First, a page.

Ryan said he waited another couple of days and received a phone call from the Ministry of Health informing him that it would be impossible for him to go to Christchurch.

He said the refusal was devastating.

“Well … I cried, and basically a friend suggested that maybe we can get in contact with the media and if not for me, for other people that may have to go through this scenario,” Ryan said.

He asked the government to show sympathy towards New Zealanders in similar situations.

“Well, I’m a proud Kiwi, we’re the best country in the world, just [show] some compassion … instead of these generic emails I’ve been getting, what about just some compassion? And not every case is the same is basically is what I’m saying,” Ryan said.

“It’s breaking my heart really.”

The Ministry of Health said Ryan would have received a letter explaining why his application has been declined, and its exemptions team will contact him to explain further.

It looks like he has gone to media as a last resort, going to court would take more time and cost money.

It sounds really tough for Mr Ryan. And it sounds like compassion does not figure much in the Ministry criteria, still.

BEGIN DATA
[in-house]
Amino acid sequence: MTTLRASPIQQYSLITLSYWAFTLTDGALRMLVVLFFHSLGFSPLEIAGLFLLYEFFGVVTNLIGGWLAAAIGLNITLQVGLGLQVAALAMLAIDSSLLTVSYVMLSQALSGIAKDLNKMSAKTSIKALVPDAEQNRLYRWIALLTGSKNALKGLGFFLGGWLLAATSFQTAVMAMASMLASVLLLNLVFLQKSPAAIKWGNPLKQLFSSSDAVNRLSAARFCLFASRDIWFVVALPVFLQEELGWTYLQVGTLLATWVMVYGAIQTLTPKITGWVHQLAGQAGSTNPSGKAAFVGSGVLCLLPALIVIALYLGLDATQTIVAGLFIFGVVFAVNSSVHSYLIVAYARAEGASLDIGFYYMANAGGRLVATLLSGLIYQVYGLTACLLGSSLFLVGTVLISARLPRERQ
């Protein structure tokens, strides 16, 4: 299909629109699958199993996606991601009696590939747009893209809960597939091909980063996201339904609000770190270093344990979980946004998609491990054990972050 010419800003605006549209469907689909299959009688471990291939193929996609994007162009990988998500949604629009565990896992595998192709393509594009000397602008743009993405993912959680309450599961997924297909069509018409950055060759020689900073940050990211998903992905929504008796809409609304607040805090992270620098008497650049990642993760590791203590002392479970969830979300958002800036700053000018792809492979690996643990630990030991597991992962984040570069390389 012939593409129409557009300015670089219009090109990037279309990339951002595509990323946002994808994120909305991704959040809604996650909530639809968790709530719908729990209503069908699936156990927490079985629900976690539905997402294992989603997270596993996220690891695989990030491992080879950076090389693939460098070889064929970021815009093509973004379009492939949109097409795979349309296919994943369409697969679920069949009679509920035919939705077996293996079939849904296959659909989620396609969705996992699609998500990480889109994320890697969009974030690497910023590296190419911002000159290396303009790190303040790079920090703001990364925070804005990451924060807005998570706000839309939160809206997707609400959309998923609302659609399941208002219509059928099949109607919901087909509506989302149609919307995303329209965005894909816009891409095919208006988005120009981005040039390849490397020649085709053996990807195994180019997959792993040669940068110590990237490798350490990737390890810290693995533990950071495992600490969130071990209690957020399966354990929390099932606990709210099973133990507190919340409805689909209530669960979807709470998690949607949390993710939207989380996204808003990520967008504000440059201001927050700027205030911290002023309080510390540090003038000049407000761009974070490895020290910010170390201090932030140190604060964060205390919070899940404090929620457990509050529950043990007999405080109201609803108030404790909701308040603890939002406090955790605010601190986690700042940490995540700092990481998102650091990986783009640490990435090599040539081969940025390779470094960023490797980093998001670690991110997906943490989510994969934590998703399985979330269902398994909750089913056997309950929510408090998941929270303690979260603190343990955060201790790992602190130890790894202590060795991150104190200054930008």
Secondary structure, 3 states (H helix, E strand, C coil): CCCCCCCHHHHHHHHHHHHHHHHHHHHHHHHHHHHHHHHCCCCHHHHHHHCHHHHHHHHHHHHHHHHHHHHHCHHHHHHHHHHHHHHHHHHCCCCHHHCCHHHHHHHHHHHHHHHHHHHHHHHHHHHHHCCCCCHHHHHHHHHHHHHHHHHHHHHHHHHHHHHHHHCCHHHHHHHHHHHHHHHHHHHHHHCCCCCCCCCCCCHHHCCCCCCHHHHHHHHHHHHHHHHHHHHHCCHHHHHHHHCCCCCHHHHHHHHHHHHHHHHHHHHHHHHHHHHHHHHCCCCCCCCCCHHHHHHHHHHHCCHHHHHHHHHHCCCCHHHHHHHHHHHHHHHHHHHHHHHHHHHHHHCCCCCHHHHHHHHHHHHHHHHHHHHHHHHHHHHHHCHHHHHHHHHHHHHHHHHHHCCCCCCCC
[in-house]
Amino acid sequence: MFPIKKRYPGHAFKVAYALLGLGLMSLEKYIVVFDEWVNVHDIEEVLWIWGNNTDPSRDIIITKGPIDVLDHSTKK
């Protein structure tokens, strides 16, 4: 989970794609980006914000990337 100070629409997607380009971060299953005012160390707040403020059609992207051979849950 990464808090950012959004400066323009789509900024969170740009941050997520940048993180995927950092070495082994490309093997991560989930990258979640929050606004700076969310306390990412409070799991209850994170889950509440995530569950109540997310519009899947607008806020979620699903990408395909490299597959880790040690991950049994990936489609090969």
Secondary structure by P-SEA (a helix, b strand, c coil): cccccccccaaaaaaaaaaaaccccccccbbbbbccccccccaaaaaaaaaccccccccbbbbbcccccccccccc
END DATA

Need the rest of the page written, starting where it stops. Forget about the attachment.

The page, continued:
Reforming public finance beyond the ‘wellbeing budget’

The Government has been consulting with ‘a group of experts’ – including Michael Cullen – on a new approach to managing the government’s finances, which could have a massive impact on future budgets.

Newsroom:  Cullen consults on massive Budget shake up

Treasury has brought in former Finance Minister Michael Cullen to consult on government budgeting as it tries to shift the focus away from surpluses

Dubbed a “stewardship” approach, it aims to take a more long-term view of public finance. A paper released to Newsroom under the Official Information Act shows Treasury has already begun work on reforming the public finance beyond the ‘Wellbeing Budget’ which will be delivered on Thursday.

The briefing notes that the current public finance system is 30 years old and may not adequately serve the needs of today’s governments. It said that the current work on the Wellbeing Budget and the Living Standards Framework will “only take us so far”, and further work was needed to fix “underlying issues with our public finance settings”.

Treasury says the approach is about moving from a “management” to a “system stewardship” approach to the public finance system. This could involve further changes to the Public Finance Act, a piece of legislation drawn up in 1989 that forms the cornerstone of public finance in New Zealand.

Finance Minister Grant Robertson told Newsroom the Government was “certainly moving forward” with the ideas in the paper.